I can't say this interesting life lesson took hold right away. For all of my high school years and most of my college career, I was a passive student. I sponged up whatever it took to pass my courses and often not a drop more. I used to joke that I graduated with a list of first-rate books I should have read in college and hoped to read before I died.

Actually, it was not until the arrival of personal computers that I truly began to appreciate personal education. Suddenly, programs could be loaded into my little machine that would teach me foreign languages, chess, gardening, art history, programming, statistics, origami. This magic lantern of a machine never tired of teaching me, even when I was a dull scholar.

Later, when the World Wide Web reached my door, I had a university within fingers' reach: not just history's greatest library, but actual instruction, with audio, video and reading material, usually at no charge.

And it has just continued to grow. Consider, for instance, iTunes U. In the spring of 2007, Apple announced its iTunes Store — primarily devoted to selling downloads of music, movies and apps for its iPods, iPhones and other i-devices — now also would begin distributing educational audio and video content and text files for students within a college or university as well as the broader Internet. Since then it has been updated to include schools from kindergarten to 12th grade.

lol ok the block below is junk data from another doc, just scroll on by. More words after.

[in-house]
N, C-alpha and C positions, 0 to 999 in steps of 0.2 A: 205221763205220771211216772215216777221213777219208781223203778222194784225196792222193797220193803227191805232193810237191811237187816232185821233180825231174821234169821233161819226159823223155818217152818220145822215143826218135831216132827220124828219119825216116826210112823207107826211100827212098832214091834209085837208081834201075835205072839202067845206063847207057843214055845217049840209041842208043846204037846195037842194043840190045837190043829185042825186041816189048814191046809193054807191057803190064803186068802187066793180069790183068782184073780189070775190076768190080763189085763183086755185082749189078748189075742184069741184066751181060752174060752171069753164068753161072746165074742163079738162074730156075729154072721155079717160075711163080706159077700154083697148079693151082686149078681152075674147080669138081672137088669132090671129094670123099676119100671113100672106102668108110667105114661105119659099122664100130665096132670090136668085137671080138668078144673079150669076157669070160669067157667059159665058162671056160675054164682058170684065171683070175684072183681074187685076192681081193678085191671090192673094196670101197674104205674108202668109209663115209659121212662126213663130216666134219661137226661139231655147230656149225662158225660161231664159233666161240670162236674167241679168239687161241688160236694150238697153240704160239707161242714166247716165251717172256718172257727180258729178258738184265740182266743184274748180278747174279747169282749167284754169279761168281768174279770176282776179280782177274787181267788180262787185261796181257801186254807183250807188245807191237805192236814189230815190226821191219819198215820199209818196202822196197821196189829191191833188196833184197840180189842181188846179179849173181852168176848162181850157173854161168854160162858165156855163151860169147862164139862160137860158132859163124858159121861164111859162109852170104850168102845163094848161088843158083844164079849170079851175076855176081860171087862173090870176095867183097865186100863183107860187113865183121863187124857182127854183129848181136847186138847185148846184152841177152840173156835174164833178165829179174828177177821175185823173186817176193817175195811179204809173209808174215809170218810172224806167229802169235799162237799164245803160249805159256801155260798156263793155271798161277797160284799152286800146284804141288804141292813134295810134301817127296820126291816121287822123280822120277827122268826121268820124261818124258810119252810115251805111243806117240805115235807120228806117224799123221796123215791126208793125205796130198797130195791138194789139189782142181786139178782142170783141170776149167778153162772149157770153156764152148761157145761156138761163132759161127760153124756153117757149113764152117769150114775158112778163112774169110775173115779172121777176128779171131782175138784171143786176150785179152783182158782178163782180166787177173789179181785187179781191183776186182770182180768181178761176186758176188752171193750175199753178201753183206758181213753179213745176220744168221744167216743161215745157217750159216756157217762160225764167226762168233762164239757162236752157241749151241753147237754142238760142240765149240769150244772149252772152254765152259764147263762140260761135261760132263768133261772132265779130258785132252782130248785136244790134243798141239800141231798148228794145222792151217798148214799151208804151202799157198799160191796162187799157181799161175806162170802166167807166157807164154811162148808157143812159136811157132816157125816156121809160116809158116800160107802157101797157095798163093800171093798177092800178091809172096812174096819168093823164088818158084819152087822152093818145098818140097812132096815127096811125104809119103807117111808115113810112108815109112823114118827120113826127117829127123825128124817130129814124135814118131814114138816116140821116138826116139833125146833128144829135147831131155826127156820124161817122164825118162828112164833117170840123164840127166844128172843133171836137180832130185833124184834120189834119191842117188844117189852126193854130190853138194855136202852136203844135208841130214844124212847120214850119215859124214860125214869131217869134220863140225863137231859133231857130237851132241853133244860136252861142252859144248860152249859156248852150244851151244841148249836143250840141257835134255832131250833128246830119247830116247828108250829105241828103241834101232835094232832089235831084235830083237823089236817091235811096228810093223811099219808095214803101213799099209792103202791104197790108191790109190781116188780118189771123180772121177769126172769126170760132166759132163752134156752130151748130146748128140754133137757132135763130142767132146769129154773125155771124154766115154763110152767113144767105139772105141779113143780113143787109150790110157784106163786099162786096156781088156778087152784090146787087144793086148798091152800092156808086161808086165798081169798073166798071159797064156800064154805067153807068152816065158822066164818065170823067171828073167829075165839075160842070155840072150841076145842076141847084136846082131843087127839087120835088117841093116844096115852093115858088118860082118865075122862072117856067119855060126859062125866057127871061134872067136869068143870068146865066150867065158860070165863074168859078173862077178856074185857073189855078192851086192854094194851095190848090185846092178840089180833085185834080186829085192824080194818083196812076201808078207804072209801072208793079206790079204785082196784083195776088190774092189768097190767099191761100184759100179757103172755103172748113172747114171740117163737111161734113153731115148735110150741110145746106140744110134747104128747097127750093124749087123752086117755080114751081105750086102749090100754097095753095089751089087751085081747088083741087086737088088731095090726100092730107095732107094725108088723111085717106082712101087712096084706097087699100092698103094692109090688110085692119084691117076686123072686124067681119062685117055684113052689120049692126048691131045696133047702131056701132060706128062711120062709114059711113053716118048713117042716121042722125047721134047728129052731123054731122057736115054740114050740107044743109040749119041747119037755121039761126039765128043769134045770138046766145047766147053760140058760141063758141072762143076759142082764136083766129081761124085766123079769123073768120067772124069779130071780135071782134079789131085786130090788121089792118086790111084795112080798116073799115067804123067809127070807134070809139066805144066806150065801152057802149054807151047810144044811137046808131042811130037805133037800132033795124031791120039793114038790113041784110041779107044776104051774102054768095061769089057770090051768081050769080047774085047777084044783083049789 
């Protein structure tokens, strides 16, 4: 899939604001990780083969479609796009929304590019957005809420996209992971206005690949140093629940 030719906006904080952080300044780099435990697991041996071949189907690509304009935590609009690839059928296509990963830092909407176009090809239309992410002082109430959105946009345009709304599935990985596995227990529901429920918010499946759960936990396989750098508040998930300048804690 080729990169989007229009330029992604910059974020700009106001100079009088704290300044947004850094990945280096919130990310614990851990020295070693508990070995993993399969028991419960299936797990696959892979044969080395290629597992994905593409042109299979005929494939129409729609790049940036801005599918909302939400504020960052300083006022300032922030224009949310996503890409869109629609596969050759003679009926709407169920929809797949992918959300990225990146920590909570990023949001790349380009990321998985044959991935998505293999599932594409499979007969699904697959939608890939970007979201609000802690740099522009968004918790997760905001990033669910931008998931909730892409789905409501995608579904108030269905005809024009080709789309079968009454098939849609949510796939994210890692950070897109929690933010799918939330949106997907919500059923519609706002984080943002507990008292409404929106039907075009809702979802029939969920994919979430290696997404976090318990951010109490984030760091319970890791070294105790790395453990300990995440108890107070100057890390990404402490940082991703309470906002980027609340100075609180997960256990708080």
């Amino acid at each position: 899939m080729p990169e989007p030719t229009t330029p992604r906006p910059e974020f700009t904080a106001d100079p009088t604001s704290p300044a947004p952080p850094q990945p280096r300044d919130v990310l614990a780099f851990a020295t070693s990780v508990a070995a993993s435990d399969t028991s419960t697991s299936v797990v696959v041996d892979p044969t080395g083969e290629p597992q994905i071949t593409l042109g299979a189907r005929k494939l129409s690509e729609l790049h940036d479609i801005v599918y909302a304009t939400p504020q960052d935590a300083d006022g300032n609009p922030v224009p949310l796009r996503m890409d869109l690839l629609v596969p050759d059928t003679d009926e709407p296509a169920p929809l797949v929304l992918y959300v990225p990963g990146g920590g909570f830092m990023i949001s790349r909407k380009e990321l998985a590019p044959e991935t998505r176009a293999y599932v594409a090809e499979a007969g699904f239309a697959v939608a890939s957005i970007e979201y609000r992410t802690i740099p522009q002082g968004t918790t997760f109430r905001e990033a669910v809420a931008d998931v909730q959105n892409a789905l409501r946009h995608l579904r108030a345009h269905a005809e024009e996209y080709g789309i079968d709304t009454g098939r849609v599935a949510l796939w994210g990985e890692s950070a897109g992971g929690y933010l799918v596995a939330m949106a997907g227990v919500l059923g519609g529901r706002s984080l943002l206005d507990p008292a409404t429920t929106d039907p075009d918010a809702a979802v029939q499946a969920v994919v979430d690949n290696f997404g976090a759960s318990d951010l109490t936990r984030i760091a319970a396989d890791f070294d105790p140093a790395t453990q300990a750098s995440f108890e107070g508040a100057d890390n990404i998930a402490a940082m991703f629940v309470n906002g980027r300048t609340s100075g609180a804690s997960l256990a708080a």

Participating institutions get their own iTunes U site using Apple's infrastructure for lectures, language lessons, lab demonstrations, sports highlights, campus tours and more. Participants include universities, elementary, middle and high schools in the United States, as well as Australia, Austria, Belgium, Canada, Denmark, Finland, France, Germany, Ireland, Italy, Mexico, Netherlands, New Zealand, Norway, Portugal, Spain, Sweden, Switzerland and United Kingdom.

Today well over 350,000 downloadable files are available. You can browse by individual universities or search for specific topics across multiple schools. I've used my iPhone to listen to entire semesters' worth of college lectures on everything from Civil War history, the stories of ancient civilizations and the rise of modern capitalism to philosophy and physics. The functions of iTunes U are much like those of podcasts in that you can either download individual streams or subscribe to a stream so that iTunes will automatically download new ones for you.